Modi, Rajini, churches: Why south India finds BJP more acceptable now | opinion | Hindustan Times
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Modi, Rajini, churches: Why south India finds BJP more acceptable now

The new aspirational, mobile, global south Indian is more ready for the BJP and Narenda Modi than for epic battles of ideology and electoral politics

opinion Updated: Jul 01, 2017 15:55 IST
There is something surreal about the possibility of a Rajinikanth joining hands with a Modi. It is like a confluence of two badly scripted films.
There is something surreal about the possibility of a Rajinikanth joining hands with a Modi. It is like a confluence of two badly scripted films.

Sometimes, one has to see political narratives not in terms of instrumental tactics, or technocratic probes but in terms of folklore and stereotypes. They capture the nature of truth in a way that a secular narrative cannot. One senses this as one looks at the BJP’s ambitions to conquer the south.

In an electoral sense, the BJP is an outsider to south India. It is stereotypically a Hindu-Hindi party. It today claims to be a national party ready to spread the saffron wave deep south. At one level, it feels like an alien invasion. Fundamental to this strategy is the years of networking built by the RSS. The BJP is only the tip of the iceberg completing an electoral victory after the RSS has entered the south. The geographies of the imagination do not convey the idea of an election but more an act of infiltration.

For years, the south was a fortress which the BJP could not enter. Part of the reason for this is that the BJP spoke an idiom of nation-state and identity politics the south did not share. The BJP reflected a narrative the south was contemptuous of. It reflected the waves of social movements, which had fought for social justice, while the BJP remained a casteist party. Second, the BJP equated Hindi with India, an equation which the south, particularly Chennai, would not accept. One remembers Annadurai talking of a seceding south being listened to by a tolerant Congress. It is a prospect a BJP would not tolerate. It is the emptying out of political movements and the return of pragmatic politics that has made the south ready for BJP.

I remember as a child I went home for vacation to the south. As I crossed the Andhra Pradesh border, I almost felt I was seceding every summer. The south, I felt, was a different country where we behaved differently. Apart from Bollywood, as a child, I did not feel Hindi India had much to offer. Frankly, I felt as Indian as anyone, it is only the BJP dialect I felt was parochial. The decline of a cosmopolitan south concerned with justice has made it vulnerable to the BJP.

In fact, when one thinks of politics in Kerala, one thought of the Church, the CPI(M), and the Congress. There was a vitality to the debates on land and even the Church had a sense of the organic, native, and indigenous the BJP could never have. Today Marxist ideology is dead, the Church is conservative, the Congress dead-wood. It is as if a whole cast of characters and a wonderful set of scripts brilliantly enacted by the Congress and CPI(M) have been erased. The result is the entry of the BJP as a ‘B’ grade alternative to the great cameo acts of the past. In a way, what one sees here is the decline of acts of political justice. The new aspirational, mobile, global south Indian is more ready for the BJP and Narenda Modi than for epic battles of ideology and electoral politics.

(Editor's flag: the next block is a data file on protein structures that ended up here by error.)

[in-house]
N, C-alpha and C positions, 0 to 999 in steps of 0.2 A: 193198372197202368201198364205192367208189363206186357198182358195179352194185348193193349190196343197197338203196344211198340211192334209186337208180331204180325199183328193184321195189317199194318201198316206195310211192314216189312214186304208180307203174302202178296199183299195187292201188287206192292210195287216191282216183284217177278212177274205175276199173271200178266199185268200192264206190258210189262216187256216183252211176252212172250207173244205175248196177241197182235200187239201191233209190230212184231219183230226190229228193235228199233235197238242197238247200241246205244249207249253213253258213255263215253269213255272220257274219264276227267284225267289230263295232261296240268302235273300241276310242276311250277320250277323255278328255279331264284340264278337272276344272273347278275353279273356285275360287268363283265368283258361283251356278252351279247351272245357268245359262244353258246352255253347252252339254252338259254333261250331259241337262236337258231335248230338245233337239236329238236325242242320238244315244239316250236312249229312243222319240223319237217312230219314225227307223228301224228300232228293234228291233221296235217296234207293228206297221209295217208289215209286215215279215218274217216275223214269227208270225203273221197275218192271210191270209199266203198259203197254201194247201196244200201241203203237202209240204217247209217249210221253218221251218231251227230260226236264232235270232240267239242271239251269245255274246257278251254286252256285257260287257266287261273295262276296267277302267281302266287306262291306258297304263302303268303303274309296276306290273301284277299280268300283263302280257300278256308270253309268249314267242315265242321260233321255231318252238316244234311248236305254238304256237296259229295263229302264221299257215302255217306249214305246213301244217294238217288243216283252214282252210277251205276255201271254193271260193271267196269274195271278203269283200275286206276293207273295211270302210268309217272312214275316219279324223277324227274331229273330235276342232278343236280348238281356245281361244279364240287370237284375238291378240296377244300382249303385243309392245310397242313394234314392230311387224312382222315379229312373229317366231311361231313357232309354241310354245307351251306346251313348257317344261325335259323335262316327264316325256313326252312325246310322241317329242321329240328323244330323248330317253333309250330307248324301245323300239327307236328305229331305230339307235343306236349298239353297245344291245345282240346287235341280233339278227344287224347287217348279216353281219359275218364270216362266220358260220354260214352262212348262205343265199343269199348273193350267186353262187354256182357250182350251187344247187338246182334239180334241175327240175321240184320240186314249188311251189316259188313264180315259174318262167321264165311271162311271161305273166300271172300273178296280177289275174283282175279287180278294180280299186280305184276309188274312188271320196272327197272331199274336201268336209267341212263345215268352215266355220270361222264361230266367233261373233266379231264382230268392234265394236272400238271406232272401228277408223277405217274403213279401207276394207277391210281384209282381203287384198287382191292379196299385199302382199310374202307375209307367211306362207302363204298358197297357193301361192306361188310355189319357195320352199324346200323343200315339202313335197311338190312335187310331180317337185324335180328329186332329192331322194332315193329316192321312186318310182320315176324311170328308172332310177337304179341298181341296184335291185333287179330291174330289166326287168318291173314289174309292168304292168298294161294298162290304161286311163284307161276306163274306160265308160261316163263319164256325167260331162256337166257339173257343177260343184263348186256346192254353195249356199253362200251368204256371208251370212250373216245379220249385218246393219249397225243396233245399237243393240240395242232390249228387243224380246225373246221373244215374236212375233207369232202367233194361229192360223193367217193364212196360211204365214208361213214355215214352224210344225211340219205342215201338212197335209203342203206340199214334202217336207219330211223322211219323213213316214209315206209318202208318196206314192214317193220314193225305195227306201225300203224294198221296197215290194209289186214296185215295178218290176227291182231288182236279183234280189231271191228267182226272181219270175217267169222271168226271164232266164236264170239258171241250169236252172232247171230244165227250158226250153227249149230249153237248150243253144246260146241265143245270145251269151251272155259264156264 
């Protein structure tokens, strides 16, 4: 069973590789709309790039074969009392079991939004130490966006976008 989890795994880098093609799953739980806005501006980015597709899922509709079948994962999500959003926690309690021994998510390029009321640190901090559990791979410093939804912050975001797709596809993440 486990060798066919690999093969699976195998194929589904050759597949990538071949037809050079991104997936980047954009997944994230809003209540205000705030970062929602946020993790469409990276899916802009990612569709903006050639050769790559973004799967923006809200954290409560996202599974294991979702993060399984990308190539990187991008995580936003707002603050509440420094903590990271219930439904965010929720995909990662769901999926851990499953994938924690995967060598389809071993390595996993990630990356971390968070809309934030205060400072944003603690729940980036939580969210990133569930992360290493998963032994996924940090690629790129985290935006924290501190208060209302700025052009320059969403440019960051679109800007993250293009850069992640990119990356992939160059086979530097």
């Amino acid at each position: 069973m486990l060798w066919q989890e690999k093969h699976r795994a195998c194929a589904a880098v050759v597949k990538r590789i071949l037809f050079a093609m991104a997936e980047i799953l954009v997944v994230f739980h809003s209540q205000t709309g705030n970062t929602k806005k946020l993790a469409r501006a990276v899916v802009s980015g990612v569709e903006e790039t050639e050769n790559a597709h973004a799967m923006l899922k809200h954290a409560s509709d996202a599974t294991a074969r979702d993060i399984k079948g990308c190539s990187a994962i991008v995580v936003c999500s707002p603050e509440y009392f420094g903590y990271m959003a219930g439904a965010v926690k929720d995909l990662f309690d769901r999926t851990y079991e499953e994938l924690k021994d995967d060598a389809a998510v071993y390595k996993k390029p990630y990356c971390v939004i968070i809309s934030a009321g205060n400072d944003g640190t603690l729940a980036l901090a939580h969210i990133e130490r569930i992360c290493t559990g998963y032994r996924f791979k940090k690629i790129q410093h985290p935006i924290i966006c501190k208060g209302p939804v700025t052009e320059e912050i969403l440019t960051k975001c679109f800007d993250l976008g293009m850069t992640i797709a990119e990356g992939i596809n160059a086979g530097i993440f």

The BJP knows its footprints are still new. It has to adapt local styles and heroes and the irony is that film which once kept it out is becoming the vehicle for its belated entry. In the earlier era, that film scripted a theory of politics that made the BJP irrelevant. But one must remember it was in an era where the film star and the politician was one person, like the DMK script writers, like Rama Rao, or Raj Kumar. Film and politics were warp and weft of one imagination. Today the ideological power of the film is over. What it however left behind was the fan club, cadre of fans who were as powerful as the CPI(M) cadre or the RSS shakha. In a pragmatic way, the BJP has decided to co-opt the stars with fan clubs, giving them a fan base which eventually becomes a party base.

There is something surreal about the possibility of a Rajinikanth joining hands with a Modi. It is like a confluence of two badly scripted films. It is like politics as a symbolic fiction and film as a symbolic politics combining to create a new utopia, a hybridity to fill up the emptiness of southern politics. It is as if a pan-Indian second-hand state is being created, which makes pragmatic sense to both sides. A Rajinikanth keeps southern populist honour intact as RSS cadre merge with is fans in surreal delight. Rajinikanth could have been a counter to the Modi wave, giving a respite to southern politics. Unfortunately, an alliance of convenience might make him the Trojan horse of Indian politics. For an old-fashioned politico like me, it is the ultimate nightmare. Politics is the happy transition actors in the twilight of stardom are looking for and the BJP has a pragmatic sense of this.

The BJP is a master of factional politics in Andhra Pradesh. Fundamentally, it acts as if every party is a regional extension to its nationalist presence. It becomes both a complement and an opposition to each party quietly capturing the oppositional space, which is a temptation to many out of power politicians.

Its real politics is its politics of patience. And pragmatism. The arrival of the BJP will create a new pragmatic politics without the old colour and character of the south. It will be an irony of democracy, which political pundits will take years to recover from.

Shiv Visvanathan is social science nomad

The views expressed are personal